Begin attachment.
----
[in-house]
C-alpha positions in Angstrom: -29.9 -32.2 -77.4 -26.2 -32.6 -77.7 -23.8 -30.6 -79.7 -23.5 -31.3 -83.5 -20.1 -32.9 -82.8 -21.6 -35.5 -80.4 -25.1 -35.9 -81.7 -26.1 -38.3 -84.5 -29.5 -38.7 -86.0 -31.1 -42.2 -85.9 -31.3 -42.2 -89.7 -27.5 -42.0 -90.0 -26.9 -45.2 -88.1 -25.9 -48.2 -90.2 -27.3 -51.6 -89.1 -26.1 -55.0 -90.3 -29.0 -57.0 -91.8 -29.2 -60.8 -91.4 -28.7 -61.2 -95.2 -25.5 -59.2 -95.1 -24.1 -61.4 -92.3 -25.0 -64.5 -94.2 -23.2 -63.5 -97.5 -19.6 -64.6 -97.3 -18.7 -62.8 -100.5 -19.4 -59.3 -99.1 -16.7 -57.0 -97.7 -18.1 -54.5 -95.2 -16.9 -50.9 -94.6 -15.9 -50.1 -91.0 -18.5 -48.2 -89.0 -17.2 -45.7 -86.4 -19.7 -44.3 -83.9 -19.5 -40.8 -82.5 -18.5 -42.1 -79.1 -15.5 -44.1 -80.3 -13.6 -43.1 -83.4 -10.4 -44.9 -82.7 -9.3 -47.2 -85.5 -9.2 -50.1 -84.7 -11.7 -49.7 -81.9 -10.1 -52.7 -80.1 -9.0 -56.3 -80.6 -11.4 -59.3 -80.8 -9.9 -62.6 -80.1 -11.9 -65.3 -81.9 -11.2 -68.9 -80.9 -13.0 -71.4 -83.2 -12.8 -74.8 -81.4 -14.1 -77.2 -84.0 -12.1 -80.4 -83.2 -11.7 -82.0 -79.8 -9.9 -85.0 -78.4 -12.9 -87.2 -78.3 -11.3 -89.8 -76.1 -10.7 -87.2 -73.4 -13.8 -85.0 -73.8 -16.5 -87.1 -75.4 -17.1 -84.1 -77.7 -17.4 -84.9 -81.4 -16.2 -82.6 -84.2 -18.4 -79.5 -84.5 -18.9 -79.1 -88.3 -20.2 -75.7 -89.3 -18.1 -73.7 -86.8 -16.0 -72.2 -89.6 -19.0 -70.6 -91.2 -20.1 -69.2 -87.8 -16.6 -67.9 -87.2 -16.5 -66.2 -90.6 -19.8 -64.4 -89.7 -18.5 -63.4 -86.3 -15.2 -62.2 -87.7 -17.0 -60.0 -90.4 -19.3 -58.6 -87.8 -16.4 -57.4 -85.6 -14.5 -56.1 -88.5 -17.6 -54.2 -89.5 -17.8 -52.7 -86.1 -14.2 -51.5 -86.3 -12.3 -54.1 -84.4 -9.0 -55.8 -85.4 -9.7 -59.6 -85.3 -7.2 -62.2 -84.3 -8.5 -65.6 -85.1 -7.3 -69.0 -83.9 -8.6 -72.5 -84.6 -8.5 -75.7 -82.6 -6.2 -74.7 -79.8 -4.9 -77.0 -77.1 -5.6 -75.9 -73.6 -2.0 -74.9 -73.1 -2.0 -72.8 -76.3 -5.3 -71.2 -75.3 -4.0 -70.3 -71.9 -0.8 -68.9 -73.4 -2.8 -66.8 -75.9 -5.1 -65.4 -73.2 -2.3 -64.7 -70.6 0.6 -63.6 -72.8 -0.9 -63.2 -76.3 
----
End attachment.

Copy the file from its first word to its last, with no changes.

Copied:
[in-house]
C-alpha positions in Angstrom: -29.9 -32.2 -77.4 -26.2 -32.6 -77.7 -23.8 -30.6 -79.7 -23.5 -31.3 -83.5 -20.1 -32.9 -82.8 -21.6 -35.5 -80.4 -25.1 -35.9 -81.7 -26.1 -38.3 -84.5 -29.5 -38.7 -86.0 -31.1 -42.2 -85.9 -31.3 -42.2 -89.7 -27.5 -42.0 -90.0 -26.9 -45.2 -88.1 -25.9 -48.2 -90.2 -27.3 -51.6 -89.1 -26.1 -55.0 -90.3 -29.0 -57.0 -91.8 -29.2 -60.8 -91.4 -28.7 -61.2 -95.2 -25.5 -59.2 -95.1 -24.1 -61.4 -92.3 -25.0 -64.5 -94.2 -23.2 -63.5 -97.5 -19.6 -64.6 -97.3 -18.7 -62.8 -100.5 -19.4 -59.3 -99.1 -16.7 -57.0 -97.7 -18.1 -54.5 -95.2 -16.9 -50.9 -94.6 -15.9 -50.1 -91.0 -18.5 -48.2 -89.0 -17.2 -45.7 -86.4 -19.7 -44.3 -83.9 -19.5 -40.8 -82.5 -18.5 -42.1 -79.1 -15.5 -44.1 -80.3 -13.6 -43.1 -83.4 -10.4 -44.9 -82.7 -9.3 -47.2 -85.5 -9.2 -50.1 -84.7 -11.7 -49.7 -81.9 -10.1 -52.7 -80.1 -9.0 -56.3 -80.6 -11.4 -59.3 -80.8 -9.9 -62.6 -80.1 -11.9 -65.3 -81.9 -11.2 -68.9 -80.9 -13.0 -71.4 -83.2 -12.8 -74.8 -81.4 -14.1 -77.2 -84.0 -12.1 -80.4 -83.2 -11.7 -82.0 -79.8 -9.9 -85.0 -78.4 -12.9 -87.2 -78.3 -11.3 -89.8 -76.1 -10.7 -87.2 -73.4 -13.8 -85.0 -73.8 -16.5 -87.1 -75.4 -17.1 -84.1 -77.7 -17.4 -84.9 -81.4 -16.2 -82.6 -84.2 -18.4 -79.5 -84.5 -18.9 -79.1 -88.3 -20.2 -75.7 -89.3 -18.1 -73.7 -86.8 -16.0 -72.2 -89.6 -19.0 -70.6 -91.2 -20.1 -69.2 -87.8 -16.6 -67.9 -87.2 -16.5 -66.2 -90.6 -19.8 -64.4 -89.7 -18.5 -63.4 -86.3 -15.2 -62.2 -87.7 -17.0 -60.0 -90.4 -19.3 -58.6 -87.8 -16.4 -57.4 -85.6 -14.5 -56.1 -88.5 -17.6 -54.2 -89.5 -17.8 -52.7 -86.1 -14.2 -51.5 -86.3 -12.3 -54.1 -84.4 -9.0 -55.8 -85.4 -9.7 -59.6 -85.3 -7.2 -62.2 -84.3 -8.5 -65.6 -85.1 -7.3 -69.0 -83.9 -8.6 -72.5 -84.6 -8.5 -75.7 -82.6 -6.2 -74.7 -79.8 -4.9 -77.0 -77.1 -5.6 -75.9 -73.6 -2.0 -74.9 -73.1 -2.0 -72.8 -76.3 -5.3 -71.2 -75.3 -4.0 -70.3 -71.9 -0.8 -68.9 -73.4 -2.8 -66.8 -75.9 -5.1 -65.4 -73.2 -2.3 -64.7 -70.6 0.6 -63.6 -72.8 -0.9 -63.2 -76.3 